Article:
A Quick Walkthrough – Selous Game Reserve

A Quick Walkthrough – Selous Game Reserve

The Selous Game Reserve is located in the south of Tanzania. It is a protected area and covers 19,000 sq mi (50,000 km2). The game reserve also has added buffer zones.

In 1982, the Selous Game Reserve was named a UNESCO World Heritage Site. It earned this award because of its undisturbed nature and diverse wildlife species. Some of the species in the Reserve include the African Bush Elephant, the African Lion, the Black Rhino, the East African Wild Dog, the Cape Buffalo, the Hippopotamus, the Nile Crocodile, the Masai Giraffe, and the Plains Zebra.

No humans can permanently reside within the Selous Game Reserve. The Tanzanian Ministry of Natural Resources and Tourism’s Wildlife Division controls all human entry and exit.

Selous Game Reserve History

Hermann von Wissmann, the Tanzanian German Governor, first declared the Selous Game Reserve a protected area in 1896. In 1905, it became a hunting reserve.

Frederick Selous
Frederick Selous

The Selous Game Reserve was named in honor of an early conservationist and well-known game hunter, Frederick Selous. Selous passed away in 1971 at Beho Beho in the Reserve territory during World War I, where he fought against the Germans. Beho Beho also claimed the death of Keith Johnston, a Scottish cartographer, and explorer. Johnston passed away during a Royal Geographical Society expedition that he led alongside Joseph Thomson toward the Great Lakes of Africa.

The Selous Game Reserve has also earned the title of a Lion Conservation Unit in 2005.

While it was not well-received by organizations and environmentalists like the Rainforest Rescue and the Uranium-Network, UNESCO approved a boundary change for uranium deposits.

John Pombe Magufuli, the former Tanzanian President, was also given construction approval for the Stiegler Gorge Hydroelectric Power Station (2,115 MW) over the Rufiji River. The power station aims to provide 2,100 MW of electricity to Tanzania. This amount will triple the country’s current installed capacity of 562 MW. The hydropower project began on the 26th of July 2019, and completion is estimated by 2022.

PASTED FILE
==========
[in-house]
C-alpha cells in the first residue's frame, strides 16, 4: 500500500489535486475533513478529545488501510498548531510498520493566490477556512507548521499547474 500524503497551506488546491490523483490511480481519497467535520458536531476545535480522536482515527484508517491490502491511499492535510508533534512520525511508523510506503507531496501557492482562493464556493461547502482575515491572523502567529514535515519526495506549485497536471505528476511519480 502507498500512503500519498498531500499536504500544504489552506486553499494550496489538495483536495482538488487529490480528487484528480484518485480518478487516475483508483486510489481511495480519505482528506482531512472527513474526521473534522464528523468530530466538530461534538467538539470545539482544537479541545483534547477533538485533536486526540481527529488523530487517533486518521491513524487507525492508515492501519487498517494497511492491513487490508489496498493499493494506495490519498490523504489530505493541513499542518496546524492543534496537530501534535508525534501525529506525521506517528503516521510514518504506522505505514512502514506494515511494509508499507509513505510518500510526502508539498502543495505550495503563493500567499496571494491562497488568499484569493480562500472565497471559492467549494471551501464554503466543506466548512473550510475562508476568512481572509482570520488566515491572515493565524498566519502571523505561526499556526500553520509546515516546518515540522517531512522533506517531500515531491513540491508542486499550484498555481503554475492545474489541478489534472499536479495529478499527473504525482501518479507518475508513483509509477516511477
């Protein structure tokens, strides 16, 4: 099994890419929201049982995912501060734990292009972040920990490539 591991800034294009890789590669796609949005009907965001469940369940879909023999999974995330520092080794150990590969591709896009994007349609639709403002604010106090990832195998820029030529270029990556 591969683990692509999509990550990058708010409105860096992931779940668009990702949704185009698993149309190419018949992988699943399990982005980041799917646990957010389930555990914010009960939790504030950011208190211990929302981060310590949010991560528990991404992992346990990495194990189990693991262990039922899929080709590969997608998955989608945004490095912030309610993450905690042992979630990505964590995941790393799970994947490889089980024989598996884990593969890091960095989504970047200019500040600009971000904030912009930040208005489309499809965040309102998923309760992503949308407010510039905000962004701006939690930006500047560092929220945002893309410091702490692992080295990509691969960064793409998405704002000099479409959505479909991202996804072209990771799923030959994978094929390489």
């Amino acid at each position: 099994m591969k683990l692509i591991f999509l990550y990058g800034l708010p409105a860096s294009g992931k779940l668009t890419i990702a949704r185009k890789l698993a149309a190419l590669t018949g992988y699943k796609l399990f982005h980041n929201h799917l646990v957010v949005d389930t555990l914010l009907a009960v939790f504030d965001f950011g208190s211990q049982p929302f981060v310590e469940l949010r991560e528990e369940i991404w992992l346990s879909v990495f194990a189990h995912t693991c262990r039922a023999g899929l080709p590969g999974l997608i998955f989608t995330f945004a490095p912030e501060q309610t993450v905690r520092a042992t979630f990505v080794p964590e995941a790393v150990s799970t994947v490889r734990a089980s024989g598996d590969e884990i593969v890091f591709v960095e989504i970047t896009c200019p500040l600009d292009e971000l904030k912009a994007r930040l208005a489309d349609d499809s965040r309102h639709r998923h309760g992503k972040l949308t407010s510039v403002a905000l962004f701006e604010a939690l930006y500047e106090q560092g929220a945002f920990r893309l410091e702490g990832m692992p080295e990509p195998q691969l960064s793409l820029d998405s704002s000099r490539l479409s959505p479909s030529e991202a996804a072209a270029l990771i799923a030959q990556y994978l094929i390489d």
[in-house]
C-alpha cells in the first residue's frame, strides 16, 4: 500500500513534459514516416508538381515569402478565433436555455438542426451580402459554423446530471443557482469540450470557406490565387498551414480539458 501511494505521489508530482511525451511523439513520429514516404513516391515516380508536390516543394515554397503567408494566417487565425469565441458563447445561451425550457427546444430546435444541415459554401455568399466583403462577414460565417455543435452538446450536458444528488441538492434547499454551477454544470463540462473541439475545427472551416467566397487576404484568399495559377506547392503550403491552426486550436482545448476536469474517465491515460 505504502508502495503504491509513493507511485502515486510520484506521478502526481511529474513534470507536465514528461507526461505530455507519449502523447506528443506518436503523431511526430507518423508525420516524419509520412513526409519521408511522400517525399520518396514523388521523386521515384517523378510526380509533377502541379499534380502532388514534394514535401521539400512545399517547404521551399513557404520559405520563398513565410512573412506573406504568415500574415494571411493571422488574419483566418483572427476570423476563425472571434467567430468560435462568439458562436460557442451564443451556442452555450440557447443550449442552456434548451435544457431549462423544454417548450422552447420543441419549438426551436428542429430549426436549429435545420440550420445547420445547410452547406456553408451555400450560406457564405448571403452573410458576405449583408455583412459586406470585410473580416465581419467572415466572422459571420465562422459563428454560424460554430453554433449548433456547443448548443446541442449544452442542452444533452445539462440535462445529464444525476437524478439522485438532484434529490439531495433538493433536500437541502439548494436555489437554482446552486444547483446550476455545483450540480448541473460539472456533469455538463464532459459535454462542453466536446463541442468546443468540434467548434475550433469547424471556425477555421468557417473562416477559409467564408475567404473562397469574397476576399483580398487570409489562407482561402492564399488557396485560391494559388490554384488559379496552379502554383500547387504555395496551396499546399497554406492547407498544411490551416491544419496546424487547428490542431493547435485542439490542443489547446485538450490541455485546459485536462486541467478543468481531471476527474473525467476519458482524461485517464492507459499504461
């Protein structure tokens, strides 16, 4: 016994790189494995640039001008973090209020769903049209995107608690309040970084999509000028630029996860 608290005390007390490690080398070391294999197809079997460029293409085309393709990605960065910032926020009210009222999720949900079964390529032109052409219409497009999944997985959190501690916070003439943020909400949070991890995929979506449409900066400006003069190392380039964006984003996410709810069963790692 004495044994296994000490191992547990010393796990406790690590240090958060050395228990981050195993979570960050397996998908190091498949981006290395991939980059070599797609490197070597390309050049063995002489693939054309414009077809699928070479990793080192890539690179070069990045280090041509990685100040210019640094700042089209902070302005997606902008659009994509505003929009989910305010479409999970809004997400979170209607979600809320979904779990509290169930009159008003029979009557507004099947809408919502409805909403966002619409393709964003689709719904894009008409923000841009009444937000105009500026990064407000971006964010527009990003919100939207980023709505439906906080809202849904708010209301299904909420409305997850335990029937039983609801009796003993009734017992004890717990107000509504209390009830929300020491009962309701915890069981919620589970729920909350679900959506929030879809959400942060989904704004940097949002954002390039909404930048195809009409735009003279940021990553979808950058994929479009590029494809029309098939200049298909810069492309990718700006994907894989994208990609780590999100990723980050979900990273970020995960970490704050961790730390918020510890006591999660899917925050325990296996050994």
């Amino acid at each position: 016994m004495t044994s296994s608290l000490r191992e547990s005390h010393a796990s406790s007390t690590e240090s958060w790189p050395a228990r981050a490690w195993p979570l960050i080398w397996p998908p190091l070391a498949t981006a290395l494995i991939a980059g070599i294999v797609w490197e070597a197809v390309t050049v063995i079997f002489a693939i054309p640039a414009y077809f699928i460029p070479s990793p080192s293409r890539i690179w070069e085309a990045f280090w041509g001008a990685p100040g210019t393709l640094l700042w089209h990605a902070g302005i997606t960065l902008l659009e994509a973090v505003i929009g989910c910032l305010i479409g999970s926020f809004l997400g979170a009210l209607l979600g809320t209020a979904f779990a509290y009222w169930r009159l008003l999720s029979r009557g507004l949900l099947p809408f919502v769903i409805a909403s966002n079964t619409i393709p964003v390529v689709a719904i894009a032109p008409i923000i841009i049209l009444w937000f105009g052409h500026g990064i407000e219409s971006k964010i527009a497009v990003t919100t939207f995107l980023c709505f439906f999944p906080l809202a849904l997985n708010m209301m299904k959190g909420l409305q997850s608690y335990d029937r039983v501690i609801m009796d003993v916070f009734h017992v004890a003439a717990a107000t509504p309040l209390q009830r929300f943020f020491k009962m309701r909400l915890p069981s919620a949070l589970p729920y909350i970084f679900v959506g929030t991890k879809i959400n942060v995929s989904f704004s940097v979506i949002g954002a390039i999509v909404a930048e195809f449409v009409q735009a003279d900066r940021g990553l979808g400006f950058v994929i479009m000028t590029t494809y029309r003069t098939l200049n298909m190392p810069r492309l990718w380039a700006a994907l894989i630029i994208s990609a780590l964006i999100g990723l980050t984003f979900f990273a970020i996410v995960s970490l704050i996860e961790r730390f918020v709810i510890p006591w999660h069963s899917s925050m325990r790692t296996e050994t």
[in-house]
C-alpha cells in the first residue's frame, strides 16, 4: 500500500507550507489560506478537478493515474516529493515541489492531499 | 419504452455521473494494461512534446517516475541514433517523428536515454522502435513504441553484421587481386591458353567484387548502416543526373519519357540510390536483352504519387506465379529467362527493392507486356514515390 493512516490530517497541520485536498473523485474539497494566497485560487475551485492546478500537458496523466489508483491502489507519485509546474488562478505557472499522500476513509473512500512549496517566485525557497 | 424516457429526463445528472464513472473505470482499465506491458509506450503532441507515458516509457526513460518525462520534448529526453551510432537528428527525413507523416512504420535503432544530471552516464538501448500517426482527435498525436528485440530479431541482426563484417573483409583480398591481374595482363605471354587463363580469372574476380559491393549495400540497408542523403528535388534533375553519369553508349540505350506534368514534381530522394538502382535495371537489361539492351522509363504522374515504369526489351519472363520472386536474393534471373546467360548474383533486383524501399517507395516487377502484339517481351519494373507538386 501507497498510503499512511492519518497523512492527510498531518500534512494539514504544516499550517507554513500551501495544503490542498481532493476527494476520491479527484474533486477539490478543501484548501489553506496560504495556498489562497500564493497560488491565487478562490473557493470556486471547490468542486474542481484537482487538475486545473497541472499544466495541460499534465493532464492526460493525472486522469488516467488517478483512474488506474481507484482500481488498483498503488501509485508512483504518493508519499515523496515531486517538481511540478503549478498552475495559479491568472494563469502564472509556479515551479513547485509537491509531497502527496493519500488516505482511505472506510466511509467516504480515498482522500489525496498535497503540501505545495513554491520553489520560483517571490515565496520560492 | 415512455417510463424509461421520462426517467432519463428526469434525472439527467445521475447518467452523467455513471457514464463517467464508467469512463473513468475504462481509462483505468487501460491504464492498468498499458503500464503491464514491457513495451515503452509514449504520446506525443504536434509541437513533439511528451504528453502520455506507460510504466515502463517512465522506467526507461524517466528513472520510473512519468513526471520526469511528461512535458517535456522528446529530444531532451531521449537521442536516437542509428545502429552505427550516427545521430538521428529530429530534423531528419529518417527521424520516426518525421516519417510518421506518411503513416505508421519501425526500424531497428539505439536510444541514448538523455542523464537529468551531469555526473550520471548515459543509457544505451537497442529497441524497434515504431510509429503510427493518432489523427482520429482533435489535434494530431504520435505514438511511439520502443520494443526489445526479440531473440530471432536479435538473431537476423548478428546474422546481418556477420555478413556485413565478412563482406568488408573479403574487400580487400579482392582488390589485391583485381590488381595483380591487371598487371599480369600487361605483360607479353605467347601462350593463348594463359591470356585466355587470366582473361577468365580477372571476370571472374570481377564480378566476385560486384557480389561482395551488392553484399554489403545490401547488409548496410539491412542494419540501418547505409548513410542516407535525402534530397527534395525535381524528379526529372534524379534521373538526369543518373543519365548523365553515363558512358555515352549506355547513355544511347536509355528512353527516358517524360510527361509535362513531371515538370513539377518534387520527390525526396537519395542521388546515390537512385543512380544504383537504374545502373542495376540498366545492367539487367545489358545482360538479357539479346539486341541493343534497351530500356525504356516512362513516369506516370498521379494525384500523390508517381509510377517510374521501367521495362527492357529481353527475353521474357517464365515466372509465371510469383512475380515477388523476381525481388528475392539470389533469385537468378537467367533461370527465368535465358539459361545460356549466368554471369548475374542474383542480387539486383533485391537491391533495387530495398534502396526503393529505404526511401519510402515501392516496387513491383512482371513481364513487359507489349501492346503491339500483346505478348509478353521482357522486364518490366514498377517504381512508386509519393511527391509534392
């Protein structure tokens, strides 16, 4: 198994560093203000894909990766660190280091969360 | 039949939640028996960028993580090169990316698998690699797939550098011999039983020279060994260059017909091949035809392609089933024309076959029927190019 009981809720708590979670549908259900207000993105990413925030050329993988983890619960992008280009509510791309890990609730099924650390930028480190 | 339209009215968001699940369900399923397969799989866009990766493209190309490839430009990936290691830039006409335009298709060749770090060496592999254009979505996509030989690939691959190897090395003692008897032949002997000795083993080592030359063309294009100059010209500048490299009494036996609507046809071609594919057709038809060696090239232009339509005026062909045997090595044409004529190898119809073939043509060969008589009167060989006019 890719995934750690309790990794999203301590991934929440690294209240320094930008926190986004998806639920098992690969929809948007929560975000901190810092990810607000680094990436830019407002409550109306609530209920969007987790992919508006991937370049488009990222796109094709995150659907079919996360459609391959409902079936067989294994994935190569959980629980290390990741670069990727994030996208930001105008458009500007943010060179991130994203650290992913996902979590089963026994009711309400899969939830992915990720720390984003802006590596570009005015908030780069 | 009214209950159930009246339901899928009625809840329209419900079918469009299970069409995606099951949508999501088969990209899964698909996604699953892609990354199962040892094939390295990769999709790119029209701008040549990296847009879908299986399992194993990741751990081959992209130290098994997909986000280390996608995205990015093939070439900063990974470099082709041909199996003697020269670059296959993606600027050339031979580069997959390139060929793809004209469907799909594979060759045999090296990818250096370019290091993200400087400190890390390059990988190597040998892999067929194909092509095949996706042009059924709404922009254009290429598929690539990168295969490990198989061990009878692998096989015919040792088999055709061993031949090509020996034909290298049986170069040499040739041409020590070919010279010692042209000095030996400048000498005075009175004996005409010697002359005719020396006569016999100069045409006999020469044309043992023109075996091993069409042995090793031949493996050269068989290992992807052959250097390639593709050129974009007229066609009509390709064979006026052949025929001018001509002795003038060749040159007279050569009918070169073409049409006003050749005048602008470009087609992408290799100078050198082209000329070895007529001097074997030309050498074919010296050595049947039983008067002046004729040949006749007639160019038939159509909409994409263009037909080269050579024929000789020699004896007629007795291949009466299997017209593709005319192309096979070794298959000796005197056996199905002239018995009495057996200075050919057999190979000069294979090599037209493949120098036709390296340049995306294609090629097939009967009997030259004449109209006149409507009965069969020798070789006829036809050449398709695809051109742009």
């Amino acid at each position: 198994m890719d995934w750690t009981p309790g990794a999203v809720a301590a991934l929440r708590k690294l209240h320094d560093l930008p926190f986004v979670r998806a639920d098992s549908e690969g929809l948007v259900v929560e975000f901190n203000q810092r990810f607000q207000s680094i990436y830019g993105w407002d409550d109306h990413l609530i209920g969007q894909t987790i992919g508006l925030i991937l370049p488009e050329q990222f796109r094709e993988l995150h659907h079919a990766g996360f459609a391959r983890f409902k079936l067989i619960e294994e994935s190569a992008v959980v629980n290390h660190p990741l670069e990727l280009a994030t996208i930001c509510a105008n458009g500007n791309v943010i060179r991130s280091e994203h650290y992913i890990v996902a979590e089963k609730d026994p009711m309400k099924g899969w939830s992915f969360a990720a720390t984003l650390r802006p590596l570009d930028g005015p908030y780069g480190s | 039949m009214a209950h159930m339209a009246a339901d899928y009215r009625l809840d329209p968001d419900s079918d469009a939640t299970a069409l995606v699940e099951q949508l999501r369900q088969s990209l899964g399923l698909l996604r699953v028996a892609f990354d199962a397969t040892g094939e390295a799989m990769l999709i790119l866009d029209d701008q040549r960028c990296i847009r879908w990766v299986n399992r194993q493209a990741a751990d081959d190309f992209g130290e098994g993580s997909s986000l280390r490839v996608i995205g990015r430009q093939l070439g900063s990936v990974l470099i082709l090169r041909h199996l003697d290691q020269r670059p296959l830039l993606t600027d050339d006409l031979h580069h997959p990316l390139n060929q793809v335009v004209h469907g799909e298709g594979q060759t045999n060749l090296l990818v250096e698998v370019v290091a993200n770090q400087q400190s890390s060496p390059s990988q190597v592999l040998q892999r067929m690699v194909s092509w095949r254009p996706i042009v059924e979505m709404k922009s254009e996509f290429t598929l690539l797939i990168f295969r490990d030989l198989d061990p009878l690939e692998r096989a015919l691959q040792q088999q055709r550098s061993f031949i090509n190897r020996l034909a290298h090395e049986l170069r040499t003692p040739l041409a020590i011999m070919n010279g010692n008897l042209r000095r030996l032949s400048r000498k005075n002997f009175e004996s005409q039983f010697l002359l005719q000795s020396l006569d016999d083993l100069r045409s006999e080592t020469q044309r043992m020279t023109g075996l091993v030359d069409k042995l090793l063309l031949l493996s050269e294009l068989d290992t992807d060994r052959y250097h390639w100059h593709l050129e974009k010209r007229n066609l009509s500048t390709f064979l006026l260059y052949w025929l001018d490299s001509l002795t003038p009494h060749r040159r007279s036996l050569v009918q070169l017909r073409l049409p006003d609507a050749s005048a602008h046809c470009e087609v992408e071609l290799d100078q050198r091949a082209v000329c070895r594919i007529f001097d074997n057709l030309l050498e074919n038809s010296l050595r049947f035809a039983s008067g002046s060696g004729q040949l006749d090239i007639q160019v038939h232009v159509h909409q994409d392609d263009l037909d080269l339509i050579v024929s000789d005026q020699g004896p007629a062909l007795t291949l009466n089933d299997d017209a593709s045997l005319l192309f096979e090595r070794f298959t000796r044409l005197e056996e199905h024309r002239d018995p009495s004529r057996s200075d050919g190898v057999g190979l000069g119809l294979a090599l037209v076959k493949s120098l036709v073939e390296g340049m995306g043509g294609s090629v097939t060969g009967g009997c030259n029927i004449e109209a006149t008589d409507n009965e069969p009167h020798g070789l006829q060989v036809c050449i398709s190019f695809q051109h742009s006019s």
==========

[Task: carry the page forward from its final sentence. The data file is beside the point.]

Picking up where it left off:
However, because thousands of Tanzanian residents depend on the river for agriculture and fishing, the IUCN (International Union for Conservation of Nature) has criticized the hydropower project. The organization claims the Government has failed to consider the impact that flooding approximately 1,000 km2 will have on the residents and biodiversity of the Selous Game Reserve.


The Selous Game Reserve has many interesting tourist attractions, such as the Rufiji River. This river flows across from the Stiegler Gorge and Mafia Island into the Indian Ocean. Its canyon is 100m deep and 100m wide.


Flora in the Selous Game Reserve includes typical Acacia savanna, grassland, extensive Miombo woodlands, and wetlands.

While the fauna populace is high, the Reserve is large, and animal density levels are lower than in other northern Tanzanian tourist circuits. The Selous Game Reserve had the largest elephant populace in 1976, with herds totaling approximately 109,000 elephants. However, the number had dropped by 66% from 2009 – 2013, with an estimated 13,000 elephants recorded in 2013. Many sources hold businessmen and officials who help poachers and corrupt politicians accountable for this decrease.

Giraffes walking around Miombo woodlands
Giraffes walking around Miombo woodlands

A segment in the north side of the Selous Game Reserve along the Rufiji River was made a designated photography zone. This section is popular amongst tourists. Other areas in the Selous Game Reserve remain open for game hunting through privately hired hunting permits.

The Selous Game Reserve also offers many high-end camp and lodge accommodations. These are mainly situated along the waterways of the Reserve. Most Selous Game Reserve visitors arrive from Dar es Salaam via small aircraft since road access can be challenging. Access via train is also available. The Reserve permits boat trips (popular on the Rufiji) and walking safaris.

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